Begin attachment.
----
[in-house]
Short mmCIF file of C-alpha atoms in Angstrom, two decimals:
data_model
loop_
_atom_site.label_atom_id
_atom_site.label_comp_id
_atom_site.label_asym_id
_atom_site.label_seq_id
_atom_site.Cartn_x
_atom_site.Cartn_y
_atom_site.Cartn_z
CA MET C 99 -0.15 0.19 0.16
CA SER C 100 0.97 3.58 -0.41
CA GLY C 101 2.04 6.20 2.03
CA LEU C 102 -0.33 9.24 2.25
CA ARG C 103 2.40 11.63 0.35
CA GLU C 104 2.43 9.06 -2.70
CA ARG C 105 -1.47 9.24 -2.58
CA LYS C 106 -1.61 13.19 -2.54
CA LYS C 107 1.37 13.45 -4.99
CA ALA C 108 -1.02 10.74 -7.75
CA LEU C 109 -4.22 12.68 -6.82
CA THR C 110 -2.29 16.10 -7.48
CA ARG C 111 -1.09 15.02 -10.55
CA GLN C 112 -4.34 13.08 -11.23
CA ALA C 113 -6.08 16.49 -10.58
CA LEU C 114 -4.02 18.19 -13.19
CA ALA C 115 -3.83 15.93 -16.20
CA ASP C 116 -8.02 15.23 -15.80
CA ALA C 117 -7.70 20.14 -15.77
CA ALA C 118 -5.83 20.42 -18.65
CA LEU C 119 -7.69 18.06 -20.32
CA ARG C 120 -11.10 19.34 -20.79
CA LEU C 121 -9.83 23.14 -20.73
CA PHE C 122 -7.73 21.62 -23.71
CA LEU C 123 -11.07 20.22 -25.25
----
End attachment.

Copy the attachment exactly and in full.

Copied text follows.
[in-house]
Short mmCIF file of C-alpha atoms in Angstrom, two decimals:
data_model
loop_
_atom_site.label_atom_id
_atom_site.label_comp_id
_atom_site.label_asym_id
_atom_site.label_seq_id
_atom_site.Cartn_x
_atom_site.Cartn_y
_atom_site.Cartn_z
CA MET C 99 -0.15 0.19 0.16
CA SER C 100 0.97 3.58 -0.41
CA GLY C 101 2.04 6.20 2.03
CA LEU C 102 -0.33 9.24 2.25
CA ARG C 103 2.40 11.63 0.35
CA GLU C 104 2.43 9.06 -2.70
CA ARG C 105 -1.47 9.24 -2.58
CA LYS C 106 -1.61 13.19 -2.54
CA LYS C 107 1.37 13.45 -4.99
CA ALA C 108 -1.02 10.74 -7.75
CA LEU C 109 -4.22 12.68 -6.82
CA THR C 110 -2.29 16.10 -7.48
CA ARG C 111 -1.09 15.02 -10.55
CA GLN C 112 -4.34 13.08 -11.23
CA ALA C 113 -6.08 16.49 -10.58
CA LEU C 114 -4.02 18.19 -13.19
CA ALA C 115 -3.83 15.93 -16.20
CA ASP C 116 -8.02 15.23 -15.80
CA ALA C 117 -7.70 20.14 -15.77
CA ALA C 118 -5.83 20.42 -18.65
CA LEU C 119 -7.69 18.06 -20.32
CA ARG C 120 -11.10 19.34 -20.79
CA LEU C 121 -9.83 23.14 -20.73
CA PHE C 122 -7.73 21.62 -23.71
CA LEU C 123 -11.07 20.22 -25.25